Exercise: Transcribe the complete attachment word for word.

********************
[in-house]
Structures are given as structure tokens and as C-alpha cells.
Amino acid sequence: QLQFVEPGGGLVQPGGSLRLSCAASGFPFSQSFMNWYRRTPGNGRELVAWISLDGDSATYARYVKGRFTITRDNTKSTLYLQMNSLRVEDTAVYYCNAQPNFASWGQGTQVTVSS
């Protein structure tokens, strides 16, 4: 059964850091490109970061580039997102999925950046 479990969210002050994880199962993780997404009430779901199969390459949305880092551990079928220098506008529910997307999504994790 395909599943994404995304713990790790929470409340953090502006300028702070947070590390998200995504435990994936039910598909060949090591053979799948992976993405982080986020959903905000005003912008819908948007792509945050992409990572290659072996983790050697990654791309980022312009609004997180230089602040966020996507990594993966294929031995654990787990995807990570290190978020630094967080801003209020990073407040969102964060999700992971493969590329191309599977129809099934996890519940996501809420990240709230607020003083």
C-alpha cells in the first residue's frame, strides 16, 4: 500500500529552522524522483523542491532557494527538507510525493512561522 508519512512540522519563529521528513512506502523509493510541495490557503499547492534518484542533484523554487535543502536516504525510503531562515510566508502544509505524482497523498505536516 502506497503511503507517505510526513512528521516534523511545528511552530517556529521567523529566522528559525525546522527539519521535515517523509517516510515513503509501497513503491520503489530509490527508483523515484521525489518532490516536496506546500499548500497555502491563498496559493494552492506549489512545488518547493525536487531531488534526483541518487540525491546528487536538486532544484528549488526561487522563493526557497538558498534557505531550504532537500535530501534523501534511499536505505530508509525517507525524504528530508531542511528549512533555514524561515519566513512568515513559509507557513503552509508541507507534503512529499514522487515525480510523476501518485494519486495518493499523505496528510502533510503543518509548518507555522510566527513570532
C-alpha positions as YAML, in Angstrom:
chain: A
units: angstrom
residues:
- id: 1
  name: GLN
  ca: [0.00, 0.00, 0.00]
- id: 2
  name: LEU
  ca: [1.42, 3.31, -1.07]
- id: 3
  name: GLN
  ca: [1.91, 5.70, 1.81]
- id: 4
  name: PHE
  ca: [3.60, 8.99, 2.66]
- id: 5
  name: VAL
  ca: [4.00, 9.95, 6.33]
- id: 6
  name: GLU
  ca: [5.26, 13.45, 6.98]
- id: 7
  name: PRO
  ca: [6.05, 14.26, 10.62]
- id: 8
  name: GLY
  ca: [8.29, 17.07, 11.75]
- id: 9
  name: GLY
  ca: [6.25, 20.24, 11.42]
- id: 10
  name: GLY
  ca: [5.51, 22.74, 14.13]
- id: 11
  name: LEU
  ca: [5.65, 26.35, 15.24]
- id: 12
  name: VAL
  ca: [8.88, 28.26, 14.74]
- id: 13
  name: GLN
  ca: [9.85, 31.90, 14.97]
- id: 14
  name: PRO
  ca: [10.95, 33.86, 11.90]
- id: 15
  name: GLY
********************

[in-house]
Structures are given as structure tokens and as C-alpha cells.
Amino acid sequence: QLQFVEPGGGLVQPGGSLRLSCAASGFPFSQSFMNWYRRTPGNGRELVAWISLDGDSATYARYVKGRFTITRDNTKSTLYLQMNSLRVEDTAVYYCNAQPNFASWGQGTQVTVSS
């Protein structure tokens, strides 16, 4: 059964850091490109970061580039997102999925950046 479990969210002050994880199962993780997404009430779901199969390459949305880092551990079928220098506008529910997307999504994790 395909599943994404995304713990790790929470409340953090502006300028702070947070590390998200995504435990994936039910598909060949090591053979799948992976993405982080986020959903905000005003912008819908948007792509945050992409990572290659072996983790050697990654791309980022312009609004997180230089602040966020996507990594993966294929031995654990787990995807990570290190978020630094967080801003209020990073407040969102964060999700992971493969590329191309599977129809099934996890519940996501809420990240709230607020003083």
C-alpha cells in the first residue's frame, strides 16, 4: 500500500529552522524522483523542491532557494527538507510525493512561522 508519512512540522519563529521528513512506502523509493510541495490557503499547492534518484542533484523554487535543502536516504525510503531562515510566508502544509505524482497523498505536516 502506497503511503507517505510526513512528521516534523511545528511552530517556529521567523529566522528559525525546522527539519521535515517523509517516510515513503509501497513503491520503489530509490527508483523515484521525489518532490516536496506546500499548500497555502491563498496559493494552492506549489512545488518547493525536487531531488534526483541518487540525491546528487536538486532544484528549488526561487522563493526557497538558498534557505531550504532537500535530501534523501534511499536505505530508509525517507525524504528530508531542511528549512533555514524561515519566513512568515513559509507557513503552509508541507507534503512529499514522487515525480510523476501518485494519486495518493499523505496528510502533510503543518509548518507555522510566527513570532
C-alpha positions as YAML, in Angstrom:
chain: A
units: angstrom
residues:
- id: 1
  name: GLN
  ca: [0.00, 0.00, 0.00]
- id: 2
  name: LEU
  ca: [1.42, 3.31, -1.07]
- id: 3
  name: GLN
  ca: [1.91, 5.70, 1.81]
- id: 4
  name: PHE
  ca: [3.60, 8.99, 2.66]
- id: 5
  name: VAL
  ca: [4.00, 9.95, 6.33]
- id: 6
  name: GLU
  ca: [5.26, 13.45, 6.98]
- id: 7
  name: PRO
  ca: [6.05, 14.26, 10.62]
- id: 8
  name: GLY
  ca: [8.29, 17.07, 11.75]
- id: 9
  name: GLY
  ca: [6.25, 20.24, 11.42]
- id: 10
  name: GLY
  ca: [5.51, 22.74, 14.13]
- id: 11
  name: LEU
  ca: [5.65, 26.35, 15.24]
- id: 12
  name: VAL
  ca: [8.88, 28.26, 14.74]
- id: 13
  name: GLN
  ca: [9.85, 31.90, 14.97]
- id: 14
  name: PRO
  ca: [10.95, 33.86, 11.90]
- id: 15
  name: GLY